Turning to Alcohol Use During COVID-19: Why It's Harmful to the Body and Mind
With the lockdowns and quarantines that began in early 2020, a deluge of jokes appeared online about afternoon drinking and mixing “quarantinis.” However, these jokes and new drink recipes weren’t kidding.
People actually did significantly increase alcohol consumption. At the beginning of the Stop the Spread campaign in the U.S., alcohol sales skyrocketed. According to Nielsen, national alcohol sales increased 54% during the week that ended on March 20, 2020, and online alcohol sales were up 262% compared to 2019.
What's So Bad About Alcohol Consumption?
Although unwinding with a glass of wine or a beer might seem like a simple way to cope with the unprecedented stress of the COVID-19 pandemic, it might actually be doing you more harm than good. Turning to alcohol to ease one’s worries can actually exacerbate feelings of anxiety, stress, and depression.
Additionally, consuming too much alcohol on a consistent basis increases a variety of health risks such as cardiovascular disease, diabetes, liver disease, obesity, cancer, depression, suicide, and alcohol-related accidents. It can also lead to dangerous interactions with prescription medications and hinder a person’s overall brain function.
If that’s not enough to melt the ice in your margarita, alcohol consumption can also compromise your immune system, putting you at an increased risk of becoming seriously ill if you contract COVID-19 or any other contagious disease.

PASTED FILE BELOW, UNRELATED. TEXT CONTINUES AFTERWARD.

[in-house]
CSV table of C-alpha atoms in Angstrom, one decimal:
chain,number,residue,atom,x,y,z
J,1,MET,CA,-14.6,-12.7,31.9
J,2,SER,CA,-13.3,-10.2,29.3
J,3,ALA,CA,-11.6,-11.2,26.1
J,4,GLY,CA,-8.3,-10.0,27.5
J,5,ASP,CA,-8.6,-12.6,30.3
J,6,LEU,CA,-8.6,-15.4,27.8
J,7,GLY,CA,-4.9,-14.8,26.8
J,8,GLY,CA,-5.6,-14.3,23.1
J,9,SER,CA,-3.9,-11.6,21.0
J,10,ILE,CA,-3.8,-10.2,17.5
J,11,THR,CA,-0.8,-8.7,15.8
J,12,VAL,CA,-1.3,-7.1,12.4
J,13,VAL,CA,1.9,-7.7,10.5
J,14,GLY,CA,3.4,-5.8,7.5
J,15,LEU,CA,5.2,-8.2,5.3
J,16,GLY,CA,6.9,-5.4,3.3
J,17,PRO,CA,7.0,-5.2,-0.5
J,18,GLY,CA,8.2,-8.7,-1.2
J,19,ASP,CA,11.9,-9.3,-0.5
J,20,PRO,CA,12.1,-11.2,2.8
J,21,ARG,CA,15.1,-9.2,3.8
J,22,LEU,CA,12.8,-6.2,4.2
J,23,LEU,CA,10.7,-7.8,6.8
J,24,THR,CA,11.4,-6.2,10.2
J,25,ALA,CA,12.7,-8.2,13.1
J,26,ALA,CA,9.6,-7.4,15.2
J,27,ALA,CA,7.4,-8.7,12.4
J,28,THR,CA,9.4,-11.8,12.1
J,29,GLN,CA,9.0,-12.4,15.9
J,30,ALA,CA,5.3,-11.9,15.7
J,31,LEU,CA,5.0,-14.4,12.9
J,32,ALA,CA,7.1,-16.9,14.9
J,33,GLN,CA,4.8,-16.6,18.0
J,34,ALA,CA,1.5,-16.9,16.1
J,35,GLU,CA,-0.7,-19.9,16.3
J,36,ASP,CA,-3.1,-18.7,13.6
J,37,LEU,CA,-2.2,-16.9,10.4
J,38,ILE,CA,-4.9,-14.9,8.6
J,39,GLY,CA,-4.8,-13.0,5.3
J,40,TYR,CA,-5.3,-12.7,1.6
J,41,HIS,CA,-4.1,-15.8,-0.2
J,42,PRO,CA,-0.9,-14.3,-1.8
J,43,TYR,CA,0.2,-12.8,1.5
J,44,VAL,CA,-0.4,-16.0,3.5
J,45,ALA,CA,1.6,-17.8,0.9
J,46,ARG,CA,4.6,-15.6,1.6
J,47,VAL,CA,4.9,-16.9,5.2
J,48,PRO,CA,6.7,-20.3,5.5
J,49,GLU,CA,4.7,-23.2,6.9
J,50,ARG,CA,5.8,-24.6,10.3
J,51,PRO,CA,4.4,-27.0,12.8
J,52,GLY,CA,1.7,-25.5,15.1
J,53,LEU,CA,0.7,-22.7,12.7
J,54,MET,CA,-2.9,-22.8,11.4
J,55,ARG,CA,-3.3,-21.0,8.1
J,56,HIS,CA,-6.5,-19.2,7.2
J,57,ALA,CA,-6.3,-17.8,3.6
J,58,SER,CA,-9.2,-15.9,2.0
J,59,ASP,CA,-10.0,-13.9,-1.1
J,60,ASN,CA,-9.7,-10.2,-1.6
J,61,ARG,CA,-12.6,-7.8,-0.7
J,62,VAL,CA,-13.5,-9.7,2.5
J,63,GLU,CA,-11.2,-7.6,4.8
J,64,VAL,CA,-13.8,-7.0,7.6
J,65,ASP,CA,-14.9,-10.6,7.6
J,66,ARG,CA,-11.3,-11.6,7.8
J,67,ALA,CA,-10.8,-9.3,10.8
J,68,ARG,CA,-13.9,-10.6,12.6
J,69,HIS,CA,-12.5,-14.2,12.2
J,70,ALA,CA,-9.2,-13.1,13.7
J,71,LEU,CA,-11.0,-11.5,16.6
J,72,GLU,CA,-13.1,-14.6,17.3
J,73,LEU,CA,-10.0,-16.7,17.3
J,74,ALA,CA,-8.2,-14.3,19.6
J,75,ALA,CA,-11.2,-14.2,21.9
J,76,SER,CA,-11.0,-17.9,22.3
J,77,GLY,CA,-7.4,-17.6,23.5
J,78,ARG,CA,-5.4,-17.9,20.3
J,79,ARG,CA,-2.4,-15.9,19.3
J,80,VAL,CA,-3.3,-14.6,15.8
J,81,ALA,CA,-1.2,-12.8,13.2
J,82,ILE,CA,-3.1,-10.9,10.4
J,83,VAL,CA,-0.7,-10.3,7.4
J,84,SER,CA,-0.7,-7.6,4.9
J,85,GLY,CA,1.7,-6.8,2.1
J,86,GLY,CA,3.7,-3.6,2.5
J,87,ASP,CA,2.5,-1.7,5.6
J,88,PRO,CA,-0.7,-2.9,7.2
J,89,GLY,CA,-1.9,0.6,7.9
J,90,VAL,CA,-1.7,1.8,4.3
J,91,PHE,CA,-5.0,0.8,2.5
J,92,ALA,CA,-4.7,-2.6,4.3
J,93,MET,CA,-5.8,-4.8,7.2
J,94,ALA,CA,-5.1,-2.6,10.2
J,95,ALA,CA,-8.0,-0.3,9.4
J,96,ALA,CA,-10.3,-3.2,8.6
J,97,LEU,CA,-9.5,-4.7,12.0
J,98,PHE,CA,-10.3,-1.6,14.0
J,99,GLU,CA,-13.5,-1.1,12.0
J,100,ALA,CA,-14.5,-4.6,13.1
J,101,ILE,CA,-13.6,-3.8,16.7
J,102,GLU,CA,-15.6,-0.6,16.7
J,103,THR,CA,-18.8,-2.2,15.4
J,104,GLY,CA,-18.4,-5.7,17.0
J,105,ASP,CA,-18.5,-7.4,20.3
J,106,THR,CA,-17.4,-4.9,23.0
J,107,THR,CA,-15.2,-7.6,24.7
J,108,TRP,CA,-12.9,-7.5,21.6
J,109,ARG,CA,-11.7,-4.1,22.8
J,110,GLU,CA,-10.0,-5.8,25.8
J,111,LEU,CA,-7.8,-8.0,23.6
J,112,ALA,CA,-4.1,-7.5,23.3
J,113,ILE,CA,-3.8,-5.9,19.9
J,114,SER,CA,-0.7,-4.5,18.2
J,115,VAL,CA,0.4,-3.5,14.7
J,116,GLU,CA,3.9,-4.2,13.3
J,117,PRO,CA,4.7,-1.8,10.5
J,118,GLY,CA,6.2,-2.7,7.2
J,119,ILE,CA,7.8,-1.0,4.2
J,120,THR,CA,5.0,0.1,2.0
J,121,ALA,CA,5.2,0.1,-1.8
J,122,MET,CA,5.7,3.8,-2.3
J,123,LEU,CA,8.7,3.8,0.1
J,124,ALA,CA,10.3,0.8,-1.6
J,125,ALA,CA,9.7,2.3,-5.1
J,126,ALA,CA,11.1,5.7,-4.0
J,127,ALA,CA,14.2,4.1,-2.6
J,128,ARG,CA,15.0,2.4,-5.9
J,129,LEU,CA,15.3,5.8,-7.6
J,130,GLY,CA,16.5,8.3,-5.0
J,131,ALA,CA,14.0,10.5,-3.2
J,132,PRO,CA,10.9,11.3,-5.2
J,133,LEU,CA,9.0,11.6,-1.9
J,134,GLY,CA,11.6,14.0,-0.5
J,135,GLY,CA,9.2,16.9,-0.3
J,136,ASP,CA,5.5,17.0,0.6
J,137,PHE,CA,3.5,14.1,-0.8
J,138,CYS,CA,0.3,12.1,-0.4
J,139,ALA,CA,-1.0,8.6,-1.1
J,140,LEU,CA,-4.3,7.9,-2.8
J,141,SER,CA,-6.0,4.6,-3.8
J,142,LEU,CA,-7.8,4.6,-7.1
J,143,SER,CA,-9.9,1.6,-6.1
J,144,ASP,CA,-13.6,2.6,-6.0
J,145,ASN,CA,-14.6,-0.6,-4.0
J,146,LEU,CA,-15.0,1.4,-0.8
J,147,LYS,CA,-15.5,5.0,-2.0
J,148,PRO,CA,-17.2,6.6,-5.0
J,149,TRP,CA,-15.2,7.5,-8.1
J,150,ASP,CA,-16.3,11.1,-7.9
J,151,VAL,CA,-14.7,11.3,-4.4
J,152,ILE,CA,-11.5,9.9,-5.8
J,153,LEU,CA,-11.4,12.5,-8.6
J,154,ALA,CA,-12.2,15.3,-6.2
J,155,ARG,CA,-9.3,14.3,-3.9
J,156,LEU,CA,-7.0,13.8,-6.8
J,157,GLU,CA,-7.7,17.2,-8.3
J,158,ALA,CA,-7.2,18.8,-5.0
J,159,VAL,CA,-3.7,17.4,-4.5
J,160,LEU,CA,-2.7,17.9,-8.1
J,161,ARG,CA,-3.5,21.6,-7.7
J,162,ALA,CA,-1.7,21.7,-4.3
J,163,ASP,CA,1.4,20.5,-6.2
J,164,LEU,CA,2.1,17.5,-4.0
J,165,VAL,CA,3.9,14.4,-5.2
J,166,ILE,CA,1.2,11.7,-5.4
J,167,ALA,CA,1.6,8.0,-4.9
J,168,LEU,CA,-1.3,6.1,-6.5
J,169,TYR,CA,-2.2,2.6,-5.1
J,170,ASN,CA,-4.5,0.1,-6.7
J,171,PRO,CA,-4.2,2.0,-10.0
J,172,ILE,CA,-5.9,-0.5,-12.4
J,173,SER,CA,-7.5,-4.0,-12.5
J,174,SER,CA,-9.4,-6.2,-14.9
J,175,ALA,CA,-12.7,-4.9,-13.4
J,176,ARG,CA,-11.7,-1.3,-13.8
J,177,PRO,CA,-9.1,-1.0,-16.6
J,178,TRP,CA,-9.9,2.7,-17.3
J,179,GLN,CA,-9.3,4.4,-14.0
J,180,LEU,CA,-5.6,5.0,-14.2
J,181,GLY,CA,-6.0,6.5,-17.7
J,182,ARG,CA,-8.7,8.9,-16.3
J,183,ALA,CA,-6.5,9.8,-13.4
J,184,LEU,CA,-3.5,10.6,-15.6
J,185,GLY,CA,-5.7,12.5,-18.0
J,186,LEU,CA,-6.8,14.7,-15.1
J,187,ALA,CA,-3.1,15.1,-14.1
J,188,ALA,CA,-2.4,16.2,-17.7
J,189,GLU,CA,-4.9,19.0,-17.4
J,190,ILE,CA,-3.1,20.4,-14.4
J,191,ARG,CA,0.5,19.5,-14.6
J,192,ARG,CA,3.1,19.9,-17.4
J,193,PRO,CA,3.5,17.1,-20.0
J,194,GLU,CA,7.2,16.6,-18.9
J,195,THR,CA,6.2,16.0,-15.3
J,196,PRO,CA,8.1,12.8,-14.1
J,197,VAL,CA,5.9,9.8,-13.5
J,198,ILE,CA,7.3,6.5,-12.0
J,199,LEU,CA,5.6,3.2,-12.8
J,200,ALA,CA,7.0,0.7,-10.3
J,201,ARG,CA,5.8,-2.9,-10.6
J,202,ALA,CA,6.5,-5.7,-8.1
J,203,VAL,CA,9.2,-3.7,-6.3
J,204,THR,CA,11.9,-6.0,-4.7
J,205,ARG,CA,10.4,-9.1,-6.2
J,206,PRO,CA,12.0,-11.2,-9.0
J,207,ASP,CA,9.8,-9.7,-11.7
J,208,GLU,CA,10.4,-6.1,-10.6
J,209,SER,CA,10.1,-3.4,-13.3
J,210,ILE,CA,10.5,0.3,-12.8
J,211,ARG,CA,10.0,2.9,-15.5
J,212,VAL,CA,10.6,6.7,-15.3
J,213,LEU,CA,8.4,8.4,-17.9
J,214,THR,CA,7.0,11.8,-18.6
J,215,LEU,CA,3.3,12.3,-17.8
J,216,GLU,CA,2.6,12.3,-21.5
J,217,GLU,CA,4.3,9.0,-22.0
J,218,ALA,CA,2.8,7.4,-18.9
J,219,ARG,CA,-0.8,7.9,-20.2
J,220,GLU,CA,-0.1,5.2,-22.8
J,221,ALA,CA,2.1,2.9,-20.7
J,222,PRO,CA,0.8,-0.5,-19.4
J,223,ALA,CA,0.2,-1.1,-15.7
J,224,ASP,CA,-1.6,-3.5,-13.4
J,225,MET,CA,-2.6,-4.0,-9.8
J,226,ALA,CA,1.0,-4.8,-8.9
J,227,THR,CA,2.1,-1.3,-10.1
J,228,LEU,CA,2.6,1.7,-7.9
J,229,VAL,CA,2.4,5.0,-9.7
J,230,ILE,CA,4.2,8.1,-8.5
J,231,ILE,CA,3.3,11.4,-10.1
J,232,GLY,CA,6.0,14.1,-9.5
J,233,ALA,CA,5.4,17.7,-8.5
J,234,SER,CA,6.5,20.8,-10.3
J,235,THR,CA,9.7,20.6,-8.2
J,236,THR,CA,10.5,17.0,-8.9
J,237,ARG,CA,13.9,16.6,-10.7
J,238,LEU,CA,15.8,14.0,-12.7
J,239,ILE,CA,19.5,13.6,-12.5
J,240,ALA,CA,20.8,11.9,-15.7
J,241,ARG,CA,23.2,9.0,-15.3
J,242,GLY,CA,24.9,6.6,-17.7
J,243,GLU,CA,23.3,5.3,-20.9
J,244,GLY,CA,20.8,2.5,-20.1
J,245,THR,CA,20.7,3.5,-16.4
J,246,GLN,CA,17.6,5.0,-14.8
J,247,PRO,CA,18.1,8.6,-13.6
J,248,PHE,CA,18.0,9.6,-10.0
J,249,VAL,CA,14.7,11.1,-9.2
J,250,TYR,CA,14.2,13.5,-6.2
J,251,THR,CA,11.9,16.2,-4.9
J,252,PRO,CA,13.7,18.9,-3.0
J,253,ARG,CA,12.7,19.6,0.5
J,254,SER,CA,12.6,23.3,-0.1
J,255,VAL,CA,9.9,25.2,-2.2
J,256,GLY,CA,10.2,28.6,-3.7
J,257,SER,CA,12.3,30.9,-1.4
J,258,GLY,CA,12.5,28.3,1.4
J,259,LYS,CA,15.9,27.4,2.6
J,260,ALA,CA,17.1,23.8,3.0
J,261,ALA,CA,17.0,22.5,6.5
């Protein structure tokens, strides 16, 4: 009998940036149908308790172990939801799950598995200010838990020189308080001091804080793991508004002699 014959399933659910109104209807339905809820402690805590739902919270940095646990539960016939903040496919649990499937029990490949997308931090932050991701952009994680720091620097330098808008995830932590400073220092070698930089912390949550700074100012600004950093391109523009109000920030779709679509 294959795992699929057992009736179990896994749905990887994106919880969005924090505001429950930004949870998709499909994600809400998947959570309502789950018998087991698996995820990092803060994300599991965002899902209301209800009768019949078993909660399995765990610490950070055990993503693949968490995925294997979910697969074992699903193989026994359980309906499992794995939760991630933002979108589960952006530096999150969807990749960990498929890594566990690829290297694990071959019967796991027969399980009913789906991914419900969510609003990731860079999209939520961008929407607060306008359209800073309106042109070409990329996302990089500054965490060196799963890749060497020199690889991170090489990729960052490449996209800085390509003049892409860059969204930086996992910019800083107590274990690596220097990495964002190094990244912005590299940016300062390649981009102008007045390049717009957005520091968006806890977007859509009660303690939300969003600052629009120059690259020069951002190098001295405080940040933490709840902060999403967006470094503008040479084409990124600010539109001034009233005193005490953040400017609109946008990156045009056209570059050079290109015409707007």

How Much Alcohol Is Too Much?
Everyone’s threshold varies depending on sex, weight, and unique metabolic factors. Federal health guidelines define moderate alcohol consumption as one drink per day for women and one or two drinks a day for men. These guidelines define heavy consumption or binge drinking as consuming five or more drinks for men and four or more drinks for women within a two-hour period.
Coping During a Pandemic
If you’ve been using alcohol to dampen the pandemic’s emotional weight, we recommend talking with a doctor or counselor and looking for other ways to de-stress. Cook yourself healthy meals and consider adding a daily walk, meditation, or alcohol-free living room dance party to your daily routine. Making a point to stay connected with the people you care about can help, too.
Counseling Services with Gulf Coast Health Center
You don’t have to struggle on your own. If you’re feeling lonely, stressed, or depressed and find yourself turning to alcohol for comfort, please reach out. We offer a variety of counseling services that can help you navigate the challenges of living during a pandemic. To learn more about counseling, telemedicine services, or to schedule an appointment, contact Gulf Coast Health Center.